Here's a look at stories from around the league on Friday, Sept. 22.
1. Sam Bradford is out again for the Vikings.
Vikings QB Sam Bradford will miss his second straight game with a knee injury, coach Mike Zimmer said Friday.
Case Keenum will make his second consecutive start in Sunday's game against Tampa Bay after losing last week to Pittsburgh. Bradford threw for 346 yards and three touchdowns in their Week One win over the Saints but couldn't go in Week Two.
2. Gronk says he's good to go.
Patriots tight end Rob Gronkowski (groin) told reporters Friday that he'll be ready for Sunday's game against the Texans.
Gronkowski logged 116 yards and a touchdown in Week Two but couldn't finish the game due to the injury.
Patriots receiver Danny Amendola (concussion) also said he'll play Sunday.
3. Corey Graham's ironman streak to end.
Eagles safety Corey Graham, a Buffalo native and former Bill, will have his consecutive games streak snapped at 159 Sunday. The team has ruled him out with a hamstring injury.
Graham's streak of consecutive games played was the longest of any safety in the NFL and second among all defensive players, behind only Steelers cornerback William Gay (162 games).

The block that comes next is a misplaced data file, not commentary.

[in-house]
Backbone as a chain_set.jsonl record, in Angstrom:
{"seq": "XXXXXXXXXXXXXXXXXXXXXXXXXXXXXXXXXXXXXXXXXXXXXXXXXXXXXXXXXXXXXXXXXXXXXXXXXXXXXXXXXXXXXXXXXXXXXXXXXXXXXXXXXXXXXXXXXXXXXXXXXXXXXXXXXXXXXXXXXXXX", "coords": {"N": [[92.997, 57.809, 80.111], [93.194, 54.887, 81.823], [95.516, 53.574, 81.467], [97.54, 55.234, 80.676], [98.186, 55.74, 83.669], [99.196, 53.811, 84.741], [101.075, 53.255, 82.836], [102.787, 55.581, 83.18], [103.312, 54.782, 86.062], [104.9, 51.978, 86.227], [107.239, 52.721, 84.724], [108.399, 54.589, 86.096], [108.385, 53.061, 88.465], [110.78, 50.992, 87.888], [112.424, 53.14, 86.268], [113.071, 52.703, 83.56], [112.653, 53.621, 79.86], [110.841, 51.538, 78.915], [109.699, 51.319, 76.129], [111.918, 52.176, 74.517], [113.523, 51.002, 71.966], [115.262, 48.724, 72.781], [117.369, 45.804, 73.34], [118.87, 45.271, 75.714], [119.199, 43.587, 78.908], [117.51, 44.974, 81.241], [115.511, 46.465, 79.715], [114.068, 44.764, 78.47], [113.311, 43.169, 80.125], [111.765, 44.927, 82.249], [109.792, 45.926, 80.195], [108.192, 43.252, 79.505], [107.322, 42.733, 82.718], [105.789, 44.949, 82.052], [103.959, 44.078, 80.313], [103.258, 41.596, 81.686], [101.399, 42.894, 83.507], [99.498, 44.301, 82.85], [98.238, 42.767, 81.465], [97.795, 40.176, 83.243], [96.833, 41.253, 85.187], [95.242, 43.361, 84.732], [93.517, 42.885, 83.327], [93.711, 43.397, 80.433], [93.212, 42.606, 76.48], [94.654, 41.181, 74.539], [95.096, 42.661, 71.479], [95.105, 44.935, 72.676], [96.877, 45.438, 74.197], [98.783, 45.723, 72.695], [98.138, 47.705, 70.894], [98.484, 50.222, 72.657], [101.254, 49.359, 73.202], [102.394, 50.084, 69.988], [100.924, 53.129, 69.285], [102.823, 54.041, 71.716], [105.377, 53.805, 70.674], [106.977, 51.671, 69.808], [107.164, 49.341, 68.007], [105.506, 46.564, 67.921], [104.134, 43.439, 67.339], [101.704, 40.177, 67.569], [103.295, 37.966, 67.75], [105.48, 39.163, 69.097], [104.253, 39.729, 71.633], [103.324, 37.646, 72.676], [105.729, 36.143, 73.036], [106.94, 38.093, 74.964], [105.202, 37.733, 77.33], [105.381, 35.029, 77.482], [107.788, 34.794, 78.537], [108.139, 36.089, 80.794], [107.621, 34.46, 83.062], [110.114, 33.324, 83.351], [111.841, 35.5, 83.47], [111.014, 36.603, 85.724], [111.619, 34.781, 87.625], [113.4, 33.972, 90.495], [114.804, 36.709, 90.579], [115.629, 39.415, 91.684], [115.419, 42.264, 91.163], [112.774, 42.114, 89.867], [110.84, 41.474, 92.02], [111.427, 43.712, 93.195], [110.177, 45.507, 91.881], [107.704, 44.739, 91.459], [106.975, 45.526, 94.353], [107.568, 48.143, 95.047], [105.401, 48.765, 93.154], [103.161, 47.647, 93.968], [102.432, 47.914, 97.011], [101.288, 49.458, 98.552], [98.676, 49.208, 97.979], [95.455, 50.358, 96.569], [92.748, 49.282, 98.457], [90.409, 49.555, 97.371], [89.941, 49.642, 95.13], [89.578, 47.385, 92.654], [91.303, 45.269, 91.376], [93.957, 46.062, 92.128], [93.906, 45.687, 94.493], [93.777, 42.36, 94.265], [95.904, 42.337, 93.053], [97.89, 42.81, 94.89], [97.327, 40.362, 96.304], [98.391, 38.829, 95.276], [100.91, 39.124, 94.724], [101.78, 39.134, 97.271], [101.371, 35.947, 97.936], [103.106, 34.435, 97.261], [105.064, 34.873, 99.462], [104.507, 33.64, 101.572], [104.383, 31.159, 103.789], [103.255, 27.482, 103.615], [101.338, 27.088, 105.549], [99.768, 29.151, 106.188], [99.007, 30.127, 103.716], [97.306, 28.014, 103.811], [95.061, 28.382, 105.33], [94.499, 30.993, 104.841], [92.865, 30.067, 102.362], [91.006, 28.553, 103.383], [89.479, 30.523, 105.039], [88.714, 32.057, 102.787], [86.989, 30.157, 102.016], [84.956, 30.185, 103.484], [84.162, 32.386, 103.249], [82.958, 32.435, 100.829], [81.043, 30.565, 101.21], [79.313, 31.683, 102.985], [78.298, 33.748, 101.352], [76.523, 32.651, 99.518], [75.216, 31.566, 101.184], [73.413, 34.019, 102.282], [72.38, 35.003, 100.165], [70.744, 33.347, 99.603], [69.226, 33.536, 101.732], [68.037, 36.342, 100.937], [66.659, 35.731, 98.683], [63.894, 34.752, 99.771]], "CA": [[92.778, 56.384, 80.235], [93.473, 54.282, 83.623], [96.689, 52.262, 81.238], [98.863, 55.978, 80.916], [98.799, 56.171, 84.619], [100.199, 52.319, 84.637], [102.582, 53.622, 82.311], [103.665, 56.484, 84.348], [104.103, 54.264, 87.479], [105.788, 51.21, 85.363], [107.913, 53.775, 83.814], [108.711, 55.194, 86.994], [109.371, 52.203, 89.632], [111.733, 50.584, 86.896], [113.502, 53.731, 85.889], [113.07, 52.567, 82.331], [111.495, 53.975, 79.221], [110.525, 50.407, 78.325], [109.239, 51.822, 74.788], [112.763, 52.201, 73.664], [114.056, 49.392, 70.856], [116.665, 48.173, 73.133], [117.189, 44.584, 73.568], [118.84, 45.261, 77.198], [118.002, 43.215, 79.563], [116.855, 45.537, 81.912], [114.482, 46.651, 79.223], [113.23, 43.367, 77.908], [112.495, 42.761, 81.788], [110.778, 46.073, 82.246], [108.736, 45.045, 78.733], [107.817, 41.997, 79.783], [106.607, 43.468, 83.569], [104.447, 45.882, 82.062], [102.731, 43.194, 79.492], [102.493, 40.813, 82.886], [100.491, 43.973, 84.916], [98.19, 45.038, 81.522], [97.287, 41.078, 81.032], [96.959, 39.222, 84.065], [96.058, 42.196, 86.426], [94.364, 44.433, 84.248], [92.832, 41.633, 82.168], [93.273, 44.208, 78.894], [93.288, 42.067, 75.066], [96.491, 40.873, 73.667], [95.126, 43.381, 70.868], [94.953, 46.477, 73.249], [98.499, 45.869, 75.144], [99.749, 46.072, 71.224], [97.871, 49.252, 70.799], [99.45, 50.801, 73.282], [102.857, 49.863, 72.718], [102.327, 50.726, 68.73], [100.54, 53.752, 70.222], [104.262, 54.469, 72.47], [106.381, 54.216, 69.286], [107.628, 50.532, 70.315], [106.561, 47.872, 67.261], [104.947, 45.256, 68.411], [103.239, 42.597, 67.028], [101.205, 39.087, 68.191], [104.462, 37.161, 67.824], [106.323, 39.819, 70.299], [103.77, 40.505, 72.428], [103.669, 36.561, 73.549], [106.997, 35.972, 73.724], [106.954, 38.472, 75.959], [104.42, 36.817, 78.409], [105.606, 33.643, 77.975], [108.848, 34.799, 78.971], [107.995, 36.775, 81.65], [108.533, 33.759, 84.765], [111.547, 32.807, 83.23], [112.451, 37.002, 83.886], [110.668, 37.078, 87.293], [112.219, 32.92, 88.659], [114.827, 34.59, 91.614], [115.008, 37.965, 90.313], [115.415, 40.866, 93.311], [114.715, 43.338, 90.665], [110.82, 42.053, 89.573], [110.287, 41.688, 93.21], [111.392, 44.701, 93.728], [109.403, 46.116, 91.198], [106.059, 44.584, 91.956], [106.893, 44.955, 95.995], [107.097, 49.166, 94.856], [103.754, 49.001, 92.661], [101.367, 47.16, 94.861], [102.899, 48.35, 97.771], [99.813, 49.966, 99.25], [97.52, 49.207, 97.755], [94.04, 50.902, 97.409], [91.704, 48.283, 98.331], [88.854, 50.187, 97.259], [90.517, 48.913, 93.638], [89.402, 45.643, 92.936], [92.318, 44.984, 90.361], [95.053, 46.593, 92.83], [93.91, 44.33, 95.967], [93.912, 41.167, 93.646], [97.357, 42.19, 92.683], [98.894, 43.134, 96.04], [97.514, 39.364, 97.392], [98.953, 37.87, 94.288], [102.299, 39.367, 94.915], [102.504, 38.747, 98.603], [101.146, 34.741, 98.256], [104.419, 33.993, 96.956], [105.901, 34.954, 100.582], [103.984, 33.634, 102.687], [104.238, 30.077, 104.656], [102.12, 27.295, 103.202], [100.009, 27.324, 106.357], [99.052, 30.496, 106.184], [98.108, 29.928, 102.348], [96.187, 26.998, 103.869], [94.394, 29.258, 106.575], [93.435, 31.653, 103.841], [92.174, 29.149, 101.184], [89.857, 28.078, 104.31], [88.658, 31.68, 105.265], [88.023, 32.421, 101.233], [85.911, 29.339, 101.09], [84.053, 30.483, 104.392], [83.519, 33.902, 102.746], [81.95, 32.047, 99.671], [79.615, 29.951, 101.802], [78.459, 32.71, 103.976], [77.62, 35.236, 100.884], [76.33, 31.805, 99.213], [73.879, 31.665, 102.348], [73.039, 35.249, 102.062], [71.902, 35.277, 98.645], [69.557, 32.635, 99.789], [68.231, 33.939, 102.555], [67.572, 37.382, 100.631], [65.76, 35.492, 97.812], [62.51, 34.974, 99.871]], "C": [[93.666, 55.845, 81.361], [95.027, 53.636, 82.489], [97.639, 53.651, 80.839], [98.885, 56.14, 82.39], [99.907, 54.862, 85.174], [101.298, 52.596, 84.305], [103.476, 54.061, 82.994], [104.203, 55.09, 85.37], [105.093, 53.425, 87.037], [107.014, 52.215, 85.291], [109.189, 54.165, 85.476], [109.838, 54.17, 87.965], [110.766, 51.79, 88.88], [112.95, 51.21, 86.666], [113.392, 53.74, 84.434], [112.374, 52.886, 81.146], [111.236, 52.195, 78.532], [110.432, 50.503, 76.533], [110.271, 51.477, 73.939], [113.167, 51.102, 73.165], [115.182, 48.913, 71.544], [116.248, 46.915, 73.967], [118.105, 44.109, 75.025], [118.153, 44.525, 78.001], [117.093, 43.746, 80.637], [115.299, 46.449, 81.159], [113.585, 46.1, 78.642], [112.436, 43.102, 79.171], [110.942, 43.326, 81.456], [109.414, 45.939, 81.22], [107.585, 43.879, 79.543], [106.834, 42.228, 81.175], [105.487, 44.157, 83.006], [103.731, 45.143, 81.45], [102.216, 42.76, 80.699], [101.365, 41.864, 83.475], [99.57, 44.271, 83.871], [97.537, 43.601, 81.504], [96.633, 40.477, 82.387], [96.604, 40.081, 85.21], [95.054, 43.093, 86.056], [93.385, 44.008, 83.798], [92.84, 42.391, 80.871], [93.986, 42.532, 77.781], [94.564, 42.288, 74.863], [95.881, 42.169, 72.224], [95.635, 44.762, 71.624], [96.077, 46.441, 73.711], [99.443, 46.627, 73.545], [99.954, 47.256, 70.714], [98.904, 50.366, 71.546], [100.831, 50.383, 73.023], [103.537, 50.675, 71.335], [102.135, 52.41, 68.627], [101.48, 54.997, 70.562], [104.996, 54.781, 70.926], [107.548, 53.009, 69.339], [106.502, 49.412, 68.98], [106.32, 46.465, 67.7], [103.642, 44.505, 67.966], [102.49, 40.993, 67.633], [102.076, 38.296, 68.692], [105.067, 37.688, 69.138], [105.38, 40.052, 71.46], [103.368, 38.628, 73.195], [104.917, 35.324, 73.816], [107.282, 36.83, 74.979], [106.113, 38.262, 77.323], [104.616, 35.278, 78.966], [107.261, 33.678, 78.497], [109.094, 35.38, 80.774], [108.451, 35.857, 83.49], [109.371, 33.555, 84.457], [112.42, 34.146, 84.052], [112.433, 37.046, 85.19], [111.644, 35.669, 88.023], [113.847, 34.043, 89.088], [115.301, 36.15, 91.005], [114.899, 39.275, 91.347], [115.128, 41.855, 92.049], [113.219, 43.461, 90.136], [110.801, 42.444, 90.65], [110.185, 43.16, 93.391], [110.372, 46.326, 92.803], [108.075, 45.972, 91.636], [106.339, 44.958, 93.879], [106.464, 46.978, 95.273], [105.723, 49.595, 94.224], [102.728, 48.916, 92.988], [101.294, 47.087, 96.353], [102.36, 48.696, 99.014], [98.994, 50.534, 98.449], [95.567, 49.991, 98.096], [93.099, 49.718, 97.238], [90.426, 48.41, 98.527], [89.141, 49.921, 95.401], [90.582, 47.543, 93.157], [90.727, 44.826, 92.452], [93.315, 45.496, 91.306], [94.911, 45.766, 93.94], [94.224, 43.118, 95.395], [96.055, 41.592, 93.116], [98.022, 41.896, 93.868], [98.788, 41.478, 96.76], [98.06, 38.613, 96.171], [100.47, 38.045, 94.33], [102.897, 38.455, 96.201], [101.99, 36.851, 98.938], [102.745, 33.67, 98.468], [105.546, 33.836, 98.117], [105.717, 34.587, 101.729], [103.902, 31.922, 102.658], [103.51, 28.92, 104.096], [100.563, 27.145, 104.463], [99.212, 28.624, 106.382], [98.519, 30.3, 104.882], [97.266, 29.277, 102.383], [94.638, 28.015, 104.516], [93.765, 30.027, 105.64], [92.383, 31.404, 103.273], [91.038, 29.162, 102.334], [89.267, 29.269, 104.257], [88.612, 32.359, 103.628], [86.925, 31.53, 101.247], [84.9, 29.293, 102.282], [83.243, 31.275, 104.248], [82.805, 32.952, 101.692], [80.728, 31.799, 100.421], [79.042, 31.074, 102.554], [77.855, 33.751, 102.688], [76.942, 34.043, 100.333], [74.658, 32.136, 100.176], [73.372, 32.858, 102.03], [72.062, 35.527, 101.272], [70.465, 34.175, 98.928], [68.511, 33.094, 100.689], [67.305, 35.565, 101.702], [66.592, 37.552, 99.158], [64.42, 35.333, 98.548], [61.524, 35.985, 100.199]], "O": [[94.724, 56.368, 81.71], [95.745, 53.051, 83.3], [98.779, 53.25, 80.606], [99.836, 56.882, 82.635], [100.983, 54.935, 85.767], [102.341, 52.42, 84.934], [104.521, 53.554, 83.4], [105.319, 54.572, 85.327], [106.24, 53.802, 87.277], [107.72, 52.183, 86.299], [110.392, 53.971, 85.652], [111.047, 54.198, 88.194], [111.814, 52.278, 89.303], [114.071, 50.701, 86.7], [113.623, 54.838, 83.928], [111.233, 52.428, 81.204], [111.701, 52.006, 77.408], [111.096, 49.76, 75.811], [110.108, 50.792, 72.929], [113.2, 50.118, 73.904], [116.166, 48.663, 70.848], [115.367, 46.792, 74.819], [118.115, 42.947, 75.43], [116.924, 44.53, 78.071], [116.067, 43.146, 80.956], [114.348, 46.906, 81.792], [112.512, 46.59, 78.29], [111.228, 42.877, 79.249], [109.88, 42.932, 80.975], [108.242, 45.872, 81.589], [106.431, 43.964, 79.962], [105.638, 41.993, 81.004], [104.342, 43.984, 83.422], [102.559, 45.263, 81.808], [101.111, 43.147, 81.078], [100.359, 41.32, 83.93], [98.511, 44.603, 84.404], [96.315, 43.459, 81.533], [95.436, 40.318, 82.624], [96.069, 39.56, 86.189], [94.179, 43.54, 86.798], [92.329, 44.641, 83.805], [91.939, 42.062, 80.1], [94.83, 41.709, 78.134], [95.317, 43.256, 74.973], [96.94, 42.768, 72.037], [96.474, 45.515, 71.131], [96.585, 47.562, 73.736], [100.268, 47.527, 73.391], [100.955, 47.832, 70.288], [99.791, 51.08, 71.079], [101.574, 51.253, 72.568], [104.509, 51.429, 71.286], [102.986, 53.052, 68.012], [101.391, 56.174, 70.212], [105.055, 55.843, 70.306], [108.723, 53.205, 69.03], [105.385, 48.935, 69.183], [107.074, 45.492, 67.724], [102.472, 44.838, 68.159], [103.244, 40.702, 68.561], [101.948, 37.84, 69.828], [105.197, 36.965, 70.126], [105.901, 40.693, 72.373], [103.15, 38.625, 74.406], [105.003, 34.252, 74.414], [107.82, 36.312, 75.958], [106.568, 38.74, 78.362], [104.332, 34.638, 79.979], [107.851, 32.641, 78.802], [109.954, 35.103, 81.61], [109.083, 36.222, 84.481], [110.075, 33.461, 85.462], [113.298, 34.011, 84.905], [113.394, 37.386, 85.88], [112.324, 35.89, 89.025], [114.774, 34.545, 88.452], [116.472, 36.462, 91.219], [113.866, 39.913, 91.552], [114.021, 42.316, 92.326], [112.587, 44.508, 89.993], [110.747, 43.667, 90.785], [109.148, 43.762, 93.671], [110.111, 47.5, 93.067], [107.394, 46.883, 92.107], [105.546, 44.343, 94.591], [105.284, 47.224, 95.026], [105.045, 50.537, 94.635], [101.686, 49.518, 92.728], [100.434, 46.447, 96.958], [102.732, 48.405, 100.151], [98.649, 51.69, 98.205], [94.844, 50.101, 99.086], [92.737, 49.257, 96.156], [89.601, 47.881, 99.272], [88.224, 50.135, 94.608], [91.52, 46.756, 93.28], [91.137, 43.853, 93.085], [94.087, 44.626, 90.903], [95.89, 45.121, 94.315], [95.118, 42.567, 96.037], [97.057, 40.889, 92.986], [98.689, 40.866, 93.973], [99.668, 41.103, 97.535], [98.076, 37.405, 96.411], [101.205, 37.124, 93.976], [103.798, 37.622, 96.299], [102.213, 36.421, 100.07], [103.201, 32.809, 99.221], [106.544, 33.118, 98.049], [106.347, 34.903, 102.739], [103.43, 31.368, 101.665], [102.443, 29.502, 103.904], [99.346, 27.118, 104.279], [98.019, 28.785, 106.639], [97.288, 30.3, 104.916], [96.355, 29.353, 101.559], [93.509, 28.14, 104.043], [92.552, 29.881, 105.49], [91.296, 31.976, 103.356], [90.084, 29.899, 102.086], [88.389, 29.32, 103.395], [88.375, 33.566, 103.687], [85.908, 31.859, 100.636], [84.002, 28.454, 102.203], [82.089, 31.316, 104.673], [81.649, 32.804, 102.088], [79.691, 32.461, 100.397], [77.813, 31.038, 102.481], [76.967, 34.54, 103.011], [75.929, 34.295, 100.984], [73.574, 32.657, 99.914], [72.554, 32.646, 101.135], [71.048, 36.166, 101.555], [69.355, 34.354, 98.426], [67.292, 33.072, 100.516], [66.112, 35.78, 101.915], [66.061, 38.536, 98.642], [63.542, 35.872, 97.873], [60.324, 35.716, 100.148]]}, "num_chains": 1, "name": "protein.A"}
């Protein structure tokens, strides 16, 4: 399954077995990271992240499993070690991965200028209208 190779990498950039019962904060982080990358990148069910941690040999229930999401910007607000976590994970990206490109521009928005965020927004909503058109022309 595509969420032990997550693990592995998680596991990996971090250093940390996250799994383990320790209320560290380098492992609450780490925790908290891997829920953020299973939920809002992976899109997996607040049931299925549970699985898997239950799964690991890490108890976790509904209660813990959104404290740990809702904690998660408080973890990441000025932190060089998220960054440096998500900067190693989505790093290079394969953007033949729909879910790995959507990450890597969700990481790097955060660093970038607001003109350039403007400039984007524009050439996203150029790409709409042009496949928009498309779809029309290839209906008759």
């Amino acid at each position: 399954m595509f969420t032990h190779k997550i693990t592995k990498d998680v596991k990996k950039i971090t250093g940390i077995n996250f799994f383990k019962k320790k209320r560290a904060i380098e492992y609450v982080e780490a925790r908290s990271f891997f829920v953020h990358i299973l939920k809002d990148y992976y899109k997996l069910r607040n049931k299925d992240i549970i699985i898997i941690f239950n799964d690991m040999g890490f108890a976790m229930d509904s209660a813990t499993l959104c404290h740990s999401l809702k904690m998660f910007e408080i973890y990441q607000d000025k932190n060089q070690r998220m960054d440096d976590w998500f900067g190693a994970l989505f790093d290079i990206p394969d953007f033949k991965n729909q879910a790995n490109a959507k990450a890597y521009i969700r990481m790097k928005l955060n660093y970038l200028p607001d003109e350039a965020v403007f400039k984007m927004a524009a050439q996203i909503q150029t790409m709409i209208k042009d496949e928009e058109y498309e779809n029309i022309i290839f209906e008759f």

Graham, a graduate of the now-defunct Turner-Carroll High School, didn't play the first three games of his rookie season in 2007 but hasn't missed a game since, extending his streak across stops in Chicago, Baltimore, Buffalo and Philadelphia.
4. The Bengals will be without Tyler Eifert and John Ross.
Andy Dalton's offense will be without two weapons Sunday against the Packers, with tight end Tyler Eifert (back) and speedy receiver John Ross (knee) both listed as out.
Dalton struggled in the first two weeks of the season, and this won't make things any easier for him. It's also the first game for Bill Lazor as offensive coordinator after Ken Zampese was fired last week.
The team hasn't scored a touchdown yet this season.
5. Aaron Hernandez had advanced CTE.
Lawyers for the former Patriots star announced a lawsuit against the team and the NFL for "hiding the true dangers of the sport" after learning that Hernandez had an advanced stage of the degenerative brain disease chronic traumatic encephalopathy, or CTE.
Hernandez was serving life without parole for murder when he killed himself in April. The CTE Center at Boston University studied Hernandez's brain after his death and diagnosed him with Stage 3 CTE, with only Stage 4 being more severe.
"We're told it was the most severe case they had ever seen for someone of Aaron's age," attorney Jose Baez told reporters.
ESPN reported that Hernandez's legal team didn't mention CTE at his murder trail because Hernandez claimed innocence.